Fruit into jam

Nothing says summer to me more than a pot of boiling sugar on a hot day. And that sensation of being hot and sweaty and sticky with sugar and fruit juice. But it doesn't start like that. It starts in the cool of the morning with an intention. A resolution that this is the day* we make jam, because if we don't, the birds will finish off what's left of the apricots and the chance will be gone until next year. Unless of course I buy the fruit, which while nice is not quite the same.

I had lots of help. Grace loved being involved with fruit picking and has really enjoyed eating apricots straight from the tree. She had quite a solemness about it, as if she realised that it was a bit more special than usual. Or maybe being the fruit gourmand that she is, she was just savouring the extra freshness, that extra dimension of taste when you eat something still warm from the sun. And the apricots, although nothing special to look at have been sensational this year. When it's dry, the flavours are much more intense.

It was quite difficult to find enough fruit that hadn't been savaged by the birds. Our backyard is a bird paradise at the moment. We're getting wattle birds, little yellow finches, rainbow coloured parrots (are they lorikeets?), the usual black crows and the doves that like to scrape all the mulch of the vegie patch. Not to mention the sparrows and mynahs. So it's noisy and the fruit that was still more or less whole was often well, a bit dirty. Not to worry.

This is a view from standing on my milk crate, head in the tree. I'm quite taken with how lush the vegie garden is looking from this angle. Due to the drought most of the parks are yellow. People with lush gardens have signs saying they are using grey water. We don't really have any lawn left, just dust, hard dirt with cracks in it and some scraggly bits of dried grass.  I checked the vegie patch again today (as I do everyday) and the tomatoes and eggplants seem to be doubling in size daily. They are well mulched and don't seem to mind the dry. The last sowing of corn didn't germinate, but the early sowing is about to set ears I think. It must have got rain at a crucial point perhaps?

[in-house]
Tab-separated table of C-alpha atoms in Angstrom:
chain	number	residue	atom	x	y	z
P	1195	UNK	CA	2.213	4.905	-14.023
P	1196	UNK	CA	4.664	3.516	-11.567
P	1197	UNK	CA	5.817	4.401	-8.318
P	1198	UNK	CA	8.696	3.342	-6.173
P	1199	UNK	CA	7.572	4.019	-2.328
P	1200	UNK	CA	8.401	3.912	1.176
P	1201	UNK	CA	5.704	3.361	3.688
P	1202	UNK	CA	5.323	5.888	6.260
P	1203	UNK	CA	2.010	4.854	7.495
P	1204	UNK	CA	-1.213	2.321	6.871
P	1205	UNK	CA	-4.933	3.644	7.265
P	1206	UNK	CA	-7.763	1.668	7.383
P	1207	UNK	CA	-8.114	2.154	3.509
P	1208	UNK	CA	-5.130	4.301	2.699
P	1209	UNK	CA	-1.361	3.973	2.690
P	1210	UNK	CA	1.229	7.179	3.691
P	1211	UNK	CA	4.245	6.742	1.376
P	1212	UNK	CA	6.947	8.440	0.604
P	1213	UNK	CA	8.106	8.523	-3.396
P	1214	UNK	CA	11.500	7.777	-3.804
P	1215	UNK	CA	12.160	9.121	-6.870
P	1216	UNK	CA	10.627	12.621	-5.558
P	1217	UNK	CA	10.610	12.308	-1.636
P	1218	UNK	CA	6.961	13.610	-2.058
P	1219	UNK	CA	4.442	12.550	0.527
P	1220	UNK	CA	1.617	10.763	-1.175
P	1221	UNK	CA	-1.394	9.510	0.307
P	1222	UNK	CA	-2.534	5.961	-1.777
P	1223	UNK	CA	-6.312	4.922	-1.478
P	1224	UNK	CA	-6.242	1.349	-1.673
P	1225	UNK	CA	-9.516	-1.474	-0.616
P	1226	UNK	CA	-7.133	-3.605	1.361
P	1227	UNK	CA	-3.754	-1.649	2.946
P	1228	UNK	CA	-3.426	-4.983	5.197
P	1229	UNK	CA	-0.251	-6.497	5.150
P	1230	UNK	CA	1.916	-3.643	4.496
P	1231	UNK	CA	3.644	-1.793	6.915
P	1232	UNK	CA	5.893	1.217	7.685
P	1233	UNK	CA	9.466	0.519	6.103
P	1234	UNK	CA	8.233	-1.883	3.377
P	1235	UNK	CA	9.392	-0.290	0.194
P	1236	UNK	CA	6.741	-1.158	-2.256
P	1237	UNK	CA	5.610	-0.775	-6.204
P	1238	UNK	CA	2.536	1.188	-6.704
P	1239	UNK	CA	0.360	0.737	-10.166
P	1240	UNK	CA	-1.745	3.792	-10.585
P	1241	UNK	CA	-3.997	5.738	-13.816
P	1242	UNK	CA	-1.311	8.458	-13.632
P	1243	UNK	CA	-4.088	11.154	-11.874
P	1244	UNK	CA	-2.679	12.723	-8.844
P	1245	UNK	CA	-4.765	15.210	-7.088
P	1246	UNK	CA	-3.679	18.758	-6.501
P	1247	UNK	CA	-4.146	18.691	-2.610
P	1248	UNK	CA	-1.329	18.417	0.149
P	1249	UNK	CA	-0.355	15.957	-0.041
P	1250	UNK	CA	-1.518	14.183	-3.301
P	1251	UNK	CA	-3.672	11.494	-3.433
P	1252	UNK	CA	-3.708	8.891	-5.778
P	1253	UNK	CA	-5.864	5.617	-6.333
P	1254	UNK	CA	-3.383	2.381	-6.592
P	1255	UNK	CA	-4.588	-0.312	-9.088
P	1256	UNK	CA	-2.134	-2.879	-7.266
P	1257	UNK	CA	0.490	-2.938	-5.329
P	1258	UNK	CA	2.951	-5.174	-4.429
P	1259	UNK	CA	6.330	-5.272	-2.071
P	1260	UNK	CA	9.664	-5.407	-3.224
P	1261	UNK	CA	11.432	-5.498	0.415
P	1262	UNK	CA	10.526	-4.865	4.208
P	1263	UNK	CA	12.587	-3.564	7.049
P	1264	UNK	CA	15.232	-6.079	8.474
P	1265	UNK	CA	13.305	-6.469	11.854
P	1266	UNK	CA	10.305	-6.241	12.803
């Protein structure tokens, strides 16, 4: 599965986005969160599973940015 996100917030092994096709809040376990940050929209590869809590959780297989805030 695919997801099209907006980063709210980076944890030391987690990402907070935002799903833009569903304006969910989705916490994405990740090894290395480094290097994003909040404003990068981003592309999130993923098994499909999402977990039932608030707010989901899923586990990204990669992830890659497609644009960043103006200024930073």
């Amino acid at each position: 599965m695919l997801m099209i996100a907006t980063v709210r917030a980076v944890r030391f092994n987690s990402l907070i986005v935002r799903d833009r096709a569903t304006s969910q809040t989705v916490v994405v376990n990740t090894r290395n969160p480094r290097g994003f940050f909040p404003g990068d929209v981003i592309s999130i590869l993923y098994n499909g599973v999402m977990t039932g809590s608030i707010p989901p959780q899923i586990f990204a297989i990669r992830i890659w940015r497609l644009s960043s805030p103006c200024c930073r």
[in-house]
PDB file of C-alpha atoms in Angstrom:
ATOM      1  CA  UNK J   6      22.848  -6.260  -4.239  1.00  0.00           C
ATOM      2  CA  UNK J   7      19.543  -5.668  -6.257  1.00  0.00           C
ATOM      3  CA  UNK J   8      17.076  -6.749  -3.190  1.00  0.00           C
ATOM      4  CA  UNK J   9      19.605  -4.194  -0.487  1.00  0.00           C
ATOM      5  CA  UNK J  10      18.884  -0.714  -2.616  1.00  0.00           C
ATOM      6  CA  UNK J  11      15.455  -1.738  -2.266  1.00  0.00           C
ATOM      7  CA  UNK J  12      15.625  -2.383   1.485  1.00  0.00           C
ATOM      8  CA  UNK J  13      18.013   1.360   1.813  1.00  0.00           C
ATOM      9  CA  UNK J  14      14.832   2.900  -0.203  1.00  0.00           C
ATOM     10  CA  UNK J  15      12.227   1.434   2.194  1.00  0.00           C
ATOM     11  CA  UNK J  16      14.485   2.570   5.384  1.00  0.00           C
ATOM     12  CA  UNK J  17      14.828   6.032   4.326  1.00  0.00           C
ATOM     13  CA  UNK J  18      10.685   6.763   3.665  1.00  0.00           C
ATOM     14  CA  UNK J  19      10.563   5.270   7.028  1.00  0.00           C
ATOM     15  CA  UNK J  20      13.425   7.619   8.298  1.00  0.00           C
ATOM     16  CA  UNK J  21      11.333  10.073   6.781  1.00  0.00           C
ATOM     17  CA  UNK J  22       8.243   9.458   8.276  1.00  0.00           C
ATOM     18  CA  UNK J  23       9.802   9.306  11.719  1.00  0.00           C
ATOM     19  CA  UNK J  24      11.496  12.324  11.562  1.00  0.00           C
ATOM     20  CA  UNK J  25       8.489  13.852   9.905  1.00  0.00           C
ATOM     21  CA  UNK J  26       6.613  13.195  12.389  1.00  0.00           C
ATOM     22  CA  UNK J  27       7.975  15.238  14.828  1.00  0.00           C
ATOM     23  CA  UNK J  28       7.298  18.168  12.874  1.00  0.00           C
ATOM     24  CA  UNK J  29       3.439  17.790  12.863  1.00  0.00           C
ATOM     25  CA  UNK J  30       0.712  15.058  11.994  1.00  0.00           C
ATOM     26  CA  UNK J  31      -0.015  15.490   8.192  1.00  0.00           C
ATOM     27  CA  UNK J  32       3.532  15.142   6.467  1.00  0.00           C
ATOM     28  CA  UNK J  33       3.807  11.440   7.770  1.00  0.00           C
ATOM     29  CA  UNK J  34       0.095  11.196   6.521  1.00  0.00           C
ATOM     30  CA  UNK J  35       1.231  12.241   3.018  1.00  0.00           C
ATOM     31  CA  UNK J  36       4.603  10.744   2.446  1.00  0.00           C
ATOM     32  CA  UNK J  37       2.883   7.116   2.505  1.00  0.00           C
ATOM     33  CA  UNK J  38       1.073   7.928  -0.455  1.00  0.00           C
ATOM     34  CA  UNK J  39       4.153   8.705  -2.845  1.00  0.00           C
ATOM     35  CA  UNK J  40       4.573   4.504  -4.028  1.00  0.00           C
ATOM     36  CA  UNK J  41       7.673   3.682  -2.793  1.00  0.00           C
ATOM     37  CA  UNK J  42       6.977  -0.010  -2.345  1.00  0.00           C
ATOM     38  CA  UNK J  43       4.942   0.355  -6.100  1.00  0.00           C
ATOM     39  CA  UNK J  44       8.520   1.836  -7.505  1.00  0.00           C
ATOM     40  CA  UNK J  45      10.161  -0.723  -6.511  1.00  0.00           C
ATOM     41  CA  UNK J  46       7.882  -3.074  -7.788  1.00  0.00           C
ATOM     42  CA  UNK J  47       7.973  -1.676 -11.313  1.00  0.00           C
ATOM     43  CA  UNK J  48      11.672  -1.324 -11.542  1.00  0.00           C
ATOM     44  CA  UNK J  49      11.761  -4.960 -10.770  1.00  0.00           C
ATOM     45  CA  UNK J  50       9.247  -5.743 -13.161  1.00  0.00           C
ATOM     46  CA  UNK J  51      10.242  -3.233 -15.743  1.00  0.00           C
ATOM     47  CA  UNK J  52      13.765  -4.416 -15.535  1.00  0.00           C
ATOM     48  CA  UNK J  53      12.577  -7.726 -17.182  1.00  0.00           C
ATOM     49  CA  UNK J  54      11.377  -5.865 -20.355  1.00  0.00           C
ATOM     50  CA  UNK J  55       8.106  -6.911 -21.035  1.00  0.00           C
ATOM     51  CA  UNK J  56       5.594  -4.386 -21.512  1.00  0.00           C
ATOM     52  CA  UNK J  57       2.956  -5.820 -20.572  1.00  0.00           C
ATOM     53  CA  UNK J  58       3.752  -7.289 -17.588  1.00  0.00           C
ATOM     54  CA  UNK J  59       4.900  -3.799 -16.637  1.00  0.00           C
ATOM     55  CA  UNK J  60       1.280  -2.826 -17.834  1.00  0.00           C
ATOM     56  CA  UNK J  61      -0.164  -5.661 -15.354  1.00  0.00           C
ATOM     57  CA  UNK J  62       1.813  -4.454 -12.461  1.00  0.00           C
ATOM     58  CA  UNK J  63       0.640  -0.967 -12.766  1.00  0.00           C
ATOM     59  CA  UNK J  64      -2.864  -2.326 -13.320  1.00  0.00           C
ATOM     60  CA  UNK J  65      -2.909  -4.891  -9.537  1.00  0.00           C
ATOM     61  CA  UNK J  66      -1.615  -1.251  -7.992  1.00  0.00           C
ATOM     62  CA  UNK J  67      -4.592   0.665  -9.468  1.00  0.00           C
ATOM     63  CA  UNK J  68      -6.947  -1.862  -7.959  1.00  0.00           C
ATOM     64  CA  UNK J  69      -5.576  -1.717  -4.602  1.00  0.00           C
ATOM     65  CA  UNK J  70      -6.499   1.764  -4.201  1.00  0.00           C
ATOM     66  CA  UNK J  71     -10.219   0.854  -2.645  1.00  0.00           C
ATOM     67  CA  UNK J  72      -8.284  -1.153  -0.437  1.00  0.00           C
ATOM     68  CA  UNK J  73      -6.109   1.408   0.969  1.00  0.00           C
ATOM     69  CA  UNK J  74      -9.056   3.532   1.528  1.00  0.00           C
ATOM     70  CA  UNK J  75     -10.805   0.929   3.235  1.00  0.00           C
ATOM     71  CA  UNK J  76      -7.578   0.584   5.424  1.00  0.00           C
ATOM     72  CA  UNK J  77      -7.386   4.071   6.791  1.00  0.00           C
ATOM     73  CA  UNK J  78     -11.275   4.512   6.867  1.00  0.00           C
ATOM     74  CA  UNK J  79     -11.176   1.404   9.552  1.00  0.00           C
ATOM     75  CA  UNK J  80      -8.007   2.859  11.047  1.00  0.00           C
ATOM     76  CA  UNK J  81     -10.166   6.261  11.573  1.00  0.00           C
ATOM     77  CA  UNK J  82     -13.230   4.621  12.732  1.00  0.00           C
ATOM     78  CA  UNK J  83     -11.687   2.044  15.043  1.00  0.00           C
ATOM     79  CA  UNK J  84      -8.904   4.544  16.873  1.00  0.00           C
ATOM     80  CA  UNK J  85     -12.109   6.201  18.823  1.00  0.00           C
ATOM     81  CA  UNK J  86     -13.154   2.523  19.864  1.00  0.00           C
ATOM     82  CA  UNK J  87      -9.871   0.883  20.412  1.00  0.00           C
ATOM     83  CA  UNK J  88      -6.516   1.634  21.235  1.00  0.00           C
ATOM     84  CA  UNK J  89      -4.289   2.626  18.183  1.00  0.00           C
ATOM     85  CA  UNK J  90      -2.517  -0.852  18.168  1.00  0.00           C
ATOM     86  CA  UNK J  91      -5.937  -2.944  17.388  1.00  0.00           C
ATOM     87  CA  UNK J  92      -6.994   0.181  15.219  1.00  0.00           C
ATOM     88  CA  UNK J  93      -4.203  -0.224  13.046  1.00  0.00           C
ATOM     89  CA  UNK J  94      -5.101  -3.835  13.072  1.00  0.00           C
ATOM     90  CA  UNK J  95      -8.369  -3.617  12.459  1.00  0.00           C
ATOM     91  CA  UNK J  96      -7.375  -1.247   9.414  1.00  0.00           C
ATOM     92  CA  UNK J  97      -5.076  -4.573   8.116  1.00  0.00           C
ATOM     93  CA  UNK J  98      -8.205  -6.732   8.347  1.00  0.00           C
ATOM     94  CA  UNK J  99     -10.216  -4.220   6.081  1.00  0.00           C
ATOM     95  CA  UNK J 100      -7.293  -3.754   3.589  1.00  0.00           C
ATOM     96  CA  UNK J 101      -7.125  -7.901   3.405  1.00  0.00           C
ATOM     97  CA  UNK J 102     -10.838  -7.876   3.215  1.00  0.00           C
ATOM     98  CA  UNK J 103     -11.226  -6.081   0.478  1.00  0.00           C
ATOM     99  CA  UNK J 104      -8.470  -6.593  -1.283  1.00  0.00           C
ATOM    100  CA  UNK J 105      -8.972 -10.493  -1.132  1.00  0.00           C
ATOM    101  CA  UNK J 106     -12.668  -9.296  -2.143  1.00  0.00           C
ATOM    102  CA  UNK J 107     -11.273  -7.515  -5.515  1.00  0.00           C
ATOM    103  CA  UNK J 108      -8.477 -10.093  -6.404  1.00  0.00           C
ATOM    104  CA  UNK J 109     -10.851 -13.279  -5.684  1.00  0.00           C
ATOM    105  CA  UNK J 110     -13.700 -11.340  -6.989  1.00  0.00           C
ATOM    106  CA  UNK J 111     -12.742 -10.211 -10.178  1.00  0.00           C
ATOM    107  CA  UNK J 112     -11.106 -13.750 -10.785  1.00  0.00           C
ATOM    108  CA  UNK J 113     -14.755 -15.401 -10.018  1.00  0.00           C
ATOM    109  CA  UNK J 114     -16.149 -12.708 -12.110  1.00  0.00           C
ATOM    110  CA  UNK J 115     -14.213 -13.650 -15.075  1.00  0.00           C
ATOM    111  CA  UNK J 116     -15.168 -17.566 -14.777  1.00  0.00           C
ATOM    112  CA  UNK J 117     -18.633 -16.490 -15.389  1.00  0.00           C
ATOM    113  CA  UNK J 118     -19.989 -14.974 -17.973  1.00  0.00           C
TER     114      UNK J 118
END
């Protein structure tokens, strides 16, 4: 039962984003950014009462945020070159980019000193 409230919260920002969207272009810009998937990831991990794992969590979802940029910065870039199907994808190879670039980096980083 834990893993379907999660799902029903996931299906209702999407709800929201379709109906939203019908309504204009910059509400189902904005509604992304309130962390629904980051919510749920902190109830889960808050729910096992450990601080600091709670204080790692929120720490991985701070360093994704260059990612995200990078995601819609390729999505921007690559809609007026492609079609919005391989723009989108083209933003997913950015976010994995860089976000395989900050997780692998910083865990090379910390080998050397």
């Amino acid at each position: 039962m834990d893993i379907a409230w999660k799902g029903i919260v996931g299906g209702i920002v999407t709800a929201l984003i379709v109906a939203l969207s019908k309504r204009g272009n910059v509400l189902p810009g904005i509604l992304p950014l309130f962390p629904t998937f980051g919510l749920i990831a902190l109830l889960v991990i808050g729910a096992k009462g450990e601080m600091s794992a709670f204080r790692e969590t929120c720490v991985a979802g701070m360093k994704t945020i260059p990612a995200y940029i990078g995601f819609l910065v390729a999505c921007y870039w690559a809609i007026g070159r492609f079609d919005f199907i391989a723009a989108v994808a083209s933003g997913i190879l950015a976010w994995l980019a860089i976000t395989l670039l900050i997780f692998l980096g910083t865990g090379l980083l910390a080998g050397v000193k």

Anyway, we managed to pck about three kilos of fruit, which is the limit of my jam pot. And more than enough for one afternoons work. I washed all the fruit very thouroughly and it cleaned up much better than I expected. In past years I would have left fruit this dirty on the tree.

I also had to cut off quite a few blemishes. But I enjoyed sitting there listening to Anthony and Cleopatra on the telly. I managed to get most of the boiling done while Grace was having her afternoon nap. Unfortunately she awoke during a critical phase and was not happy to be excluded from the action. But boiling sugar and rampaging toddlers do not mix. So she had to hang out with Daddy for a while.